While linear over the course of a typical clinical trial, progression of the ALSFRS could become curvilinear over long periods of time. This is further reinforced by the fact that it is bounded between 0 and 40, and is typically nonincreasing. Predictive models that attempt to account for this nonlinear progression suffer from a disparity between the number of subjectspecific datapoints and the necessary number of model parameters. We hypothesize that using the onsetanchor helps to “balance” this prediction (see Fig. 2), while also enabling shrinkage on the slope estimator. The result is a model that has reduced variability of parameter estimates (at the cost of a small increase in bias), which enables a large reduction in overall prediction MSE.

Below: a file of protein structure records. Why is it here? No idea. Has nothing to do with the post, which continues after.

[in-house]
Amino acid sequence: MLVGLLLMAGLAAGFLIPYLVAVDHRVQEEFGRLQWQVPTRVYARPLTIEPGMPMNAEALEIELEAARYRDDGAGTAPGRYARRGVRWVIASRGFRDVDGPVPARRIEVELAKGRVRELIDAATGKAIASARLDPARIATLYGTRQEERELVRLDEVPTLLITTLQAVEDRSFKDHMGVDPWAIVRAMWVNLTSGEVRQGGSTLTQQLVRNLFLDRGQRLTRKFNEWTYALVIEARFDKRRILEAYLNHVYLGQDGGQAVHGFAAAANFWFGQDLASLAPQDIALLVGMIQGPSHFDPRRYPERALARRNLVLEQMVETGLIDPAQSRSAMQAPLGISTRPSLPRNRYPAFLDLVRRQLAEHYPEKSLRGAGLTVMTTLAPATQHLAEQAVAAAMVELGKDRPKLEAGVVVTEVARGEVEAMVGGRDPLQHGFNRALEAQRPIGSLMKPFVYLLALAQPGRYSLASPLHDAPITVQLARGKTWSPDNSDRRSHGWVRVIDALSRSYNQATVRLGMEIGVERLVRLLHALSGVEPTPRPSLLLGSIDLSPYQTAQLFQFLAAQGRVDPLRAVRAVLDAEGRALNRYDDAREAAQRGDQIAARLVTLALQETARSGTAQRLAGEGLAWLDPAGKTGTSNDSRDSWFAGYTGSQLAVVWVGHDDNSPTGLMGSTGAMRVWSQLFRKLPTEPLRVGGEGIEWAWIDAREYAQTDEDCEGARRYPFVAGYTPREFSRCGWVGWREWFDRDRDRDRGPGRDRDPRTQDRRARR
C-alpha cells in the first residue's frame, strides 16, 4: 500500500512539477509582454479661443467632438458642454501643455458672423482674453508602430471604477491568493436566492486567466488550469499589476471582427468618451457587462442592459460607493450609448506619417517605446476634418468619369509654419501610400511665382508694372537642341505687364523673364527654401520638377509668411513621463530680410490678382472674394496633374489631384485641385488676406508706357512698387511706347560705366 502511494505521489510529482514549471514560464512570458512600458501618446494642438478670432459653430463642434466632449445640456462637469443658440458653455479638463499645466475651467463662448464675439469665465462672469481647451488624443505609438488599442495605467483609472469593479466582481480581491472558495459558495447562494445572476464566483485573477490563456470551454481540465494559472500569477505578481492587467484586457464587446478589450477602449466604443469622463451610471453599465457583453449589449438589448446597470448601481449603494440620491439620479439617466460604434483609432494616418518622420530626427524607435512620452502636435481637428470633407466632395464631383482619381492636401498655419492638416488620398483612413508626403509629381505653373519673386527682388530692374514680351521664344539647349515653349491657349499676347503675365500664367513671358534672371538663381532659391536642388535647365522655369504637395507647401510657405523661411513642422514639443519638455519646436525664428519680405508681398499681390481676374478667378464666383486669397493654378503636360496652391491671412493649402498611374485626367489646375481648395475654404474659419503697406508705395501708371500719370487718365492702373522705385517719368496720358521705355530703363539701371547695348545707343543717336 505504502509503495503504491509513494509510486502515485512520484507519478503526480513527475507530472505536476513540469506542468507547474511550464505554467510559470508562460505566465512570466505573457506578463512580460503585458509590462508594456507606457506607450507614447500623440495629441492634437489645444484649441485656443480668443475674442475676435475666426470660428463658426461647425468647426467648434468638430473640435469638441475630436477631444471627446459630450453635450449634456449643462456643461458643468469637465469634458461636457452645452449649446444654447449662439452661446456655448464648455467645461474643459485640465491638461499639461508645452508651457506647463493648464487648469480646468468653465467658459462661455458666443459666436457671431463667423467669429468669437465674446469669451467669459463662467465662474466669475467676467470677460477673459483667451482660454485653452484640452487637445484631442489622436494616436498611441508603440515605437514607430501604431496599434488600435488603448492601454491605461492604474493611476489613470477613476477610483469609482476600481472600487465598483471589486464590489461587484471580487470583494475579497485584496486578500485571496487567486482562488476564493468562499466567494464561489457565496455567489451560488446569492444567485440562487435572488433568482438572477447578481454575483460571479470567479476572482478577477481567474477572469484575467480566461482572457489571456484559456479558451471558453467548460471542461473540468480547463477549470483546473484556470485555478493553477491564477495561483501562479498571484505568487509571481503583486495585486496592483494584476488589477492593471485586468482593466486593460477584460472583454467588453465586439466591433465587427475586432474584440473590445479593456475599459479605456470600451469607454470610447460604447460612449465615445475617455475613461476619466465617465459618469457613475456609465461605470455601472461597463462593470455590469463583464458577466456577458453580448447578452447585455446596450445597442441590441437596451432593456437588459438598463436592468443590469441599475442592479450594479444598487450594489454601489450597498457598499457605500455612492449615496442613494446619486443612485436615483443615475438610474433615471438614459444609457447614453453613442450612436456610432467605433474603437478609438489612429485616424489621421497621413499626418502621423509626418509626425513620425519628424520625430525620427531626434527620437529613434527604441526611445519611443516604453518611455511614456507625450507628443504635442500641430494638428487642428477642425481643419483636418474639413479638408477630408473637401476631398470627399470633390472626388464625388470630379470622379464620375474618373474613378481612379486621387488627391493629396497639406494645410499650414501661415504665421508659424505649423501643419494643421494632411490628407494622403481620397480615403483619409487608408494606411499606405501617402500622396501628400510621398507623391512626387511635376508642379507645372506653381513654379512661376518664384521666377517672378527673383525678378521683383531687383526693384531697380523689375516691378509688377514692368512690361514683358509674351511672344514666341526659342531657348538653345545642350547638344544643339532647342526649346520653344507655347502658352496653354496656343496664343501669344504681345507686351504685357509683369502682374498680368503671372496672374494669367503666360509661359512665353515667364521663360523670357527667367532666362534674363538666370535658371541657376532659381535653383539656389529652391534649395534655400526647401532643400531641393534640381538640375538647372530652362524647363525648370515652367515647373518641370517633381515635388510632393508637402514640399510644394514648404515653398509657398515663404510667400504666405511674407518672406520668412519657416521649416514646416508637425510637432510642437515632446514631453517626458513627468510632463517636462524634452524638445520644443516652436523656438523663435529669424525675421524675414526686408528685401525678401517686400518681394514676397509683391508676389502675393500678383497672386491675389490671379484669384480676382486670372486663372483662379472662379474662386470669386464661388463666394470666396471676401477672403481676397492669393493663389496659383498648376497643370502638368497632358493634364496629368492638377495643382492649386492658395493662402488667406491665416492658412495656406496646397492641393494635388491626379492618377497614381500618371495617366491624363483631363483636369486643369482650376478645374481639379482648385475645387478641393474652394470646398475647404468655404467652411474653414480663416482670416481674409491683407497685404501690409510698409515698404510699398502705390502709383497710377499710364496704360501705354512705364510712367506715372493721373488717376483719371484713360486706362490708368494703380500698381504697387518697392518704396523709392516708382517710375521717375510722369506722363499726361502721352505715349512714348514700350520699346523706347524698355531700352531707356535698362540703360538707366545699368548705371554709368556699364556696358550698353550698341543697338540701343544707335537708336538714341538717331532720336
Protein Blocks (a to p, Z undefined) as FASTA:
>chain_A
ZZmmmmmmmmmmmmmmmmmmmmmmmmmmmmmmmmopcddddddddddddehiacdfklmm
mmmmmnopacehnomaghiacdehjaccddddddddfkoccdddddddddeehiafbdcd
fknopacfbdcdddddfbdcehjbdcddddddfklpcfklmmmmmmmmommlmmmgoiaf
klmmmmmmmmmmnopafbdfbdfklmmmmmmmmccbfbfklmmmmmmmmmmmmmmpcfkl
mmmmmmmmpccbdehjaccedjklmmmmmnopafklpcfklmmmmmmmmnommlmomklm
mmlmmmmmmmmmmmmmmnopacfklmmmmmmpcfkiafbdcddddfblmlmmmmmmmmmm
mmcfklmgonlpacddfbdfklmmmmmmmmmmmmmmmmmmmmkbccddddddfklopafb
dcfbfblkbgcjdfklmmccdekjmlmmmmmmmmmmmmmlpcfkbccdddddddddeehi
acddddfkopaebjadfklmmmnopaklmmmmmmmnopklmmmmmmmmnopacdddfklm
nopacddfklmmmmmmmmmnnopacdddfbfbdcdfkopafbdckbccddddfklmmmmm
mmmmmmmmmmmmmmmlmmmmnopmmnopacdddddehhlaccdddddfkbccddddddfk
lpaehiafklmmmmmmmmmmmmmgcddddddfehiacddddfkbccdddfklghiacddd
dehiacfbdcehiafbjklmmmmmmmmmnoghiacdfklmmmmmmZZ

Using 3 months of subjects’ data, we found that very few clinical features improved prediction as measured by the MSE of repeated crossvalidation analysis. Among those features that did consistently improve the MSE, the improvement was rarely more than a 1% reduction. This corroborates findings by Creemers et al. [9] who found the quality of evidence among disease progression prognostic factors to be low at best. The covariate which offered the largest and most consistent improvement to the model’s prediction was disease onset time. As disease onset time is also a key part of the onsetanchor model, this stresses its importance, supporting other studies which have shown that onset time is strongly associated with disease progression as well as survival [5, 6, 25].